A High School Student Asks About Druidism

Last week I was surprised and delighted to get an email from a high school student who is curious about Druidism. In particular, for a school project, she wanted to know about the relationship between Christianity and Druidism, and what factors led to the rise of one at the expense of the other. She sent me a list of questions and asked whether I might be able to answer them for her.

The questions were:

  1. In your personal experience, has anyone of Christian belief or other religion told you your belief system was bad?
  2. How did you discover Druidry? Was it easy to find information on it?
  3. In your opinion, do you think Druidism being replaced by Christianity so many centuries ago had to do with the religion itself? Or was it caused by other factors?
  4. Why is Druidism your chosen faith? What do you like the most about this belief system?
  5. And finally, what is your opinion of Christianity? Do you personally think it’s a good religion? If not, what weaknesses within the faith can you point out?

ire24I found something remarkable about her questions. Some of them were good, solid, and straightforward — like (2) or (4). These were the sort of questions that might be used to spur discussion on an interfaith forum. But others were more daring — like (3) and (5). These are questions that few people ask, because they go beyond simply “asking about Druidism” and get into the thornier area of relationships between religions. They are perfectly natural questions, and they deserve answers; but they’re also dangerous and insightful, because they skirt close to the questions at the heart of religion itself: why do some religions rise, and others fall? Is there such a thing as a true religion — and if so, could it be pushed off the world’s stage by a false one? If Druidism is a true religion, how come Christianity replaced it? And how do you, as a Druid, feel about that?

So I was delighted to answer her questions; and she graciously agreed to let me turn our little dialogue into a blog post.

In your personal experience, has anyone of Christian belief or other religion told you your belief system was bad?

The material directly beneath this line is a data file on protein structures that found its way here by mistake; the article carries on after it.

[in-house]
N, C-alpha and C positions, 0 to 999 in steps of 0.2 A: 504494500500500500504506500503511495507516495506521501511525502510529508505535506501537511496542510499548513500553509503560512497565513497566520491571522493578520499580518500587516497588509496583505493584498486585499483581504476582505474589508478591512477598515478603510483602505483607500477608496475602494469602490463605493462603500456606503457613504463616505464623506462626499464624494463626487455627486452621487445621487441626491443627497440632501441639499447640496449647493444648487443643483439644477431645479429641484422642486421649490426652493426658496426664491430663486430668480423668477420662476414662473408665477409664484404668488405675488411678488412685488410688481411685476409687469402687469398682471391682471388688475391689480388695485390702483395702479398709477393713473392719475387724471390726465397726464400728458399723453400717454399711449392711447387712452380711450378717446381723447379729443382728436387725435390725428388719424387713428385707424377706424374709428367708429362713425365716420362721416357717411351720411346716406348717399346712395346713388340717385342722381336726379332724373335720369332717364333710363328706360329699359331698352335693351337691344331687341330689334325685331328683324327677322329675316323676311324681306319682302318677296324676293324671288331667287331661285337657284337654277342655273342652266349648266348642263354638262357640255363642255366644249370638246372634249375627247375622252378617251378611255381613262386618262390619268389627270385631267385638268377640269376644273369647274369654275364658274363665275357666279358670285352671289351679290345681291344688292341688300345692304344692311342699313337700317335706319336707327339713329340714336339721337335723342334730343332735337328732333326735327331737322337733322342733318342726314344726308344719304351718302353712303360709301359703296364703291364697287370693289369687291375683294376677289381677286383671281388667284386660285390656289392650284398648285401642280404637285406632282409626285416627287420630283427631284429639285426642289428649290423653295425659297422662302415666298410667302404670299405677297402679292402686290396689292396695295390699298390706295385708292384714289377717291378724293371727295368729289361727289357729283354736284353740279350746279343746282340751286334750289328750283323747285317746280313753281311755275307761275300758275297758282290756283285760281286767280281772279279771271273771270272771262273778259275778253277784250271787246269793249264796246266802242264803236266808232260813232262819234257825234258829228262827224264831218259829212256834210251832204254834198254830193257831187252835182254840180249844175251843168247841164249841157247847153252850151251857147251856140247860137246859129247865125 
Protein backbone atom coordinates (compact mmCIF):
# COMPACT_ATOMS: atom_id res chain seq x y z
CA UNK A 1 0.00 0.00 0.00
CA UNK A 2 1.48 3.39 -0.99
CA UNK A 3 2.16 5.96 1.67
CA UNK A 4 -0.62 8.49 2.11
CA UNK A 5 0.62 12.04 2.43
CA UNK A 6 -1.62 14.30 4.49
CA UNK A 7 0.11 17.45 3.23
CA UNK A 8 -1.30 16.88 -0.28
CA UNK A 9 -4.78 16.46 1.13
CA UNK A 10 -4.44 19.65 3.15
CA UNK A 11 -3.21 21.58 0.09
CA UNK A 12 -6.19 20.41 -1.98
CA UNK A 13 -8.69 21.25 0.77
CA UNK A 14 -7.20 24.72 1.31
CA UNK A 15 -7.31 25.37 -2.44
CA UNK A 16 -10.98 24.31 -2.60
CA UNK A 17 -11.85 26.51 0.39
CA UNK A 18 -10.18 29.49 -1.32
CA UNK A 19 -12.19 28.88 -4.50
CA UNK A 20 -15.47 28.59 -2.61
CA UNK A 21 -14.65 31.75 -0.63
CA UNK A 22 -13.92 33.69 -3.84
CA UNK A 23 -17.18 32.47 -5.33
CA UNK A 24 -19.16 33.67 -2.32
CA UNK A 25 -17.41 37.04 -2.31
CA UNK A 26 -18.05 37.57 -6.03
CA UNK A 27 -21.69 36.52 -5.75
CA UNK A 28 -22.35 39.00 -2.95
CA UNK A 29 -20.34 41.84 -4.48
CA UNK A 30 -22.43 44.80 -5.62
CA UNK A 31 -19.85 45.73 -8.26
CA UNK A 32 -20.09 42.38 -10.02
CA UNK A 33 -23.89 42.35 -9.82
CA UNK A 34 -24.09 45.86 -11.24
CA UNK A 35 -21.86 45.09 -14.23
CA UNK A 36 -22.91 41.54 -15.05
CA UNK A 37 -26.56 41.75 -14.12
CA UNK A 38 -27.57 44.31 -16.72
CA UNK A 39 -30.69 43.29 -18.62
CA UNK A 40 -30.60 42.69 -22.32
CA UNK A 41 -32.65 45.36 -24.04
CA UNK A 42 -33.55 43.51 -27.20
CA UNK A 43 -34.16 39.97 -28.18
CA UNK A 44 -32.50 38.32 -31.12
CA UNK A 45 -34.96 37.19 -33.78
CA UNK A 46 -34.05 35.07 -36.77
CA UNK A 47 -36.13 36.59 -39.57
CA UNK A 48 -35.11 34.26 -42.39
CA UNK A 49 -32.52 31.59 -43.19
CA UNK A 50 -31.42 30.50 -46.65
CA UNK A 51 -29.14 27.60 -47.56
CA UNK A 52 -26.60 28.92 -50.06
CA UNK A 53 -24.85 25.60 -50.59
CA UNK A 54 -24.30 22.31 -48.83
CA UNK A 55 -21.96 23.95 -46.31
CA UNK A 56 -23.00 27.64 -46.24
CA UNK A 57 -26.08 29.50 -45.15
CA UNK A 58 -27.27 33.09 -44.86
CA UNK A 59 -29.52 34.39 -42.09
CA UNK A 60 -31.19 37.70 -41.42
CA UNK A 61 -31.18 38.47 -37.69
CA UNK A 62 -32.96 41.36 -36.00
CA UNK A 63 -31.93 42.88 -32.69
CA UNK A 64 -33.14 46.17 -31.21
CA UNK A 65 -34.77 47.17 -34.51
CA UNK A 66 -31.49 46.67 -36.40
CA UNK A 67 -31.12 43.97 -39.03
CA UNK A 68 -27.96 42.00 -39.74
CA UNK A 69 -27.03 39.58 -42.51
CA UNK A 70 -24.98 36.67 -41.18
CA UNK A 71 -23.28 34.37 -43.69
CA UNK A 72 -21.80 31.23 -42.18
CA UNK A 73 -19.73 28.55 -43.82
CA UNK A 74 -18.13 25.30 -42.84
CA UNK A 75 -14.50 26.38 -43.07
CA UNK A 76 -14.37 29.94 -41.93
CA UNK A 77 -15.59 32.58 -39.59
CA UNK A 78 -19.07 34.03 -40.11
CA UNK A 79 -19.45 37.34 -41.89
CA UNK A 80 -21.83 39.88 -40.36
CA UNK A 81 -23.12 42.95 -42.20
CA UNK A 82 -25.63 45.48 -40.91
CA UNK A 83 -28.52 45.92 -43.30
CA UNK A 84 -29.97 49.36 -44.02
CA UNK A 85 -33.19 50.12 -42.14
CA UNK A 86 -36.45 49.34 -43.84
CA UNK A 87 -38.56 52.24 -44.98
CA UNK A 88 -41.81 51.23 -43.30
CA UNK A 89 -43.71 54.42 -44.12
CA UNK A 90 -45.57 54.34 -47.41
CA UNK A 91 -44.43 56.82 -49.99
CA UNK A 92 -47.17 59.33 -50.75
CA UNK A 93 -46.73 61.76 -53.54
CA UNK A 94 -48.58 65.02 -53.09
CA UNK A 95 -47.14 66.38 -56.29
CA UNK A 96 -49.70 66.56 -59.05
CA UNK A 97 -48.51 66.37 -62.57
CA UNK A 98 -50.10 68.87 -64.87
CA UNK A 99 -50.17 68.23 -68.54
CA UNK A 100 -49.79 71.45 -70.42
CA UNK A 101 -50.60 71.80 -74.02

Not in my personal experience while I have been a Druid. I have only been a Druid for about nine months, so that’s not much time yet. Before I was a Druid, I was variously a Zen Buddhist and an agnostic, and I grew up in the southeastern United States, an area not known for its open-mindedness. During that time, I did indeed experience some prejudice in that regard. You can read more about it in my blog post ” Don’t You Go to Church?” You might also be interested to read some of the comments other Pagans wrote on that blog post. Prejudice against Druids and other Pagans is certainly not unknown!

How did you discover Druidry? Was it easy to find information on it?

I had heard of Druidry many years before — probably first in high school or college — but didn’t know much about it, or Paganism for that matter, until last spring. At that time I was wavering back and forth between agnosticism and Zen Buddhism, but coming to realize that neither belief system was really going to be satisfactory for me or my family. Then, while browsing the New Age section of the bookstore, I happened to see the “Druidry Handbook” by John Michael Greer, and I skimmed it. I was amazed at how the principles and ideals and rituals of Druidism fit so well with my own interests and predispositions. I bought the book and decided to become a Druid almost immediately.

The web has been extremely helpful in finding out about Druidism, but my biggest blessing has been my friendship with my mentor, Ellen Evert Hopman. She is a Druid who lives a few miles away; I found her on the web and sought her out for guidance on this path. She is an Elder of Druidism who’s been doing it for 25 years, so she has been a wonderful resource for me and my family.

In your opinion, do you think Druidism being replaced by Christianity so many centuries ago had to do with the religion itself? Or was it caused by other factors?